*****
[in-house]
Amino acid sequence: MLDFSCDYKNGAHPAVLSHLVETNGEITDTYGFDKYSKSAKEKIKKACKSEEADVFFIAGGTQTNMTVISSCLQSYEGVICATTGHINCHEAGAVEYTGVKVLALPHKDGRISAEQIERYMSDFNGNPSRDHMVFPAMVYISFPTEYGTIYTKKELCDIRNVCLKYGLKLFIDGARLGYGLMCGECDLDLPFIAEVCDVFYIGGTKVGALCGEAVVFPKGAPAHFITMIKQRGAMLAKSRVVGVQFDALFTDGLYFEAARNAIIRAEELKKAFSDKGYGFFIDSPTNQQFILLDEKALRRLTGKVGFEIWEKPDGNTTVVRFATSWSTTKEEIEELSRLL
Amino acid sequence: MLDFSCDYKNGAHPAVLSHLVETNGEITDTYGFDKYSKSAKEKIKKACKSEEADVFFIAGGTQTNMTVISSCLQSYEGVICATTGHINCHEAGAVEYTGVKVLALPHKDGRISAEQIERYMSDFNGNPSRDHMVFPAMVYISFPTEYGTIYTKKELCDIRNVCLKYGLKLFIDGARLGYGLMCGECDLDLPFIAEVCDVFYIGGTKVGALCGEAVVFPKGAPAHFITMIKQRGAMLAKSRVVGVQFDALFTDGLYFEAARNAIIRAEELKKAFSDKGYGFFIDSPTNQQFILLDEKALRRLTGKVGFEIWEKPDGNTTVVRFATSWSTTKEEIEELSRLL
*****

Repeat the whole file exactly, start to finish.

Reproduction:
[in-house]
Amino acid sequence: MLDFSCDYKNGAHPAVLSHLVETNGEITDTYGFDKYSKSAKEKIKKACKSEEADVFFIAGGTQTNMTVISSCLQSYEGVICATTGHINCHEAGAVEYTGVKVLALPHKDGRISAEQIERYMSDFNGNPSRDHMVFPAMVYISFPTEYGTIYTKKELCDIRNVCLKYGLKLFIDGARLGYGLMCGECDLDLPFIAEVCDVFYIGGTKVGALCGEAVVFPKGAPAHFITMIKQRGAMLAKSRVVGVQFDALFTDGLYFEAARNAIIRAEELKKAFSDKGYGFFIDSPTNQQFILLDEKALRRLTGKVGFEIWEKPDGNTTVVRFATSWSTTKEEIEELSRLL
Amino acid sequence: MLDFSCDYKNGAHPAVLSHLVETNGEITDTYGFDKYSKSAKEKIKKACKSEEADVFFIAGGTQTNMTVISSCLQSYEGVICATTGHINCHEAGAVEYTGVKVLALPHKDGRISAEQIERYMSDFNGNPSRDHMVFPAMVYISFPTEYGTIYTKKELCDIRNVCLKYGLKLFIDGARLGYGLMCGECDLDLPFIAEVCDVFYIGGTKVGALCGEAVVFPKGAPAHFITMIKQRGAMLAKSRVVGVQFDALFTDGLYFEAARNAIIRAEELKKAFSDKGYGFFIDSPTNQQFILLDEKALRRLTGKVGFEIWEKPDGNTTVVRFATSWSTTKEEIEELSRLL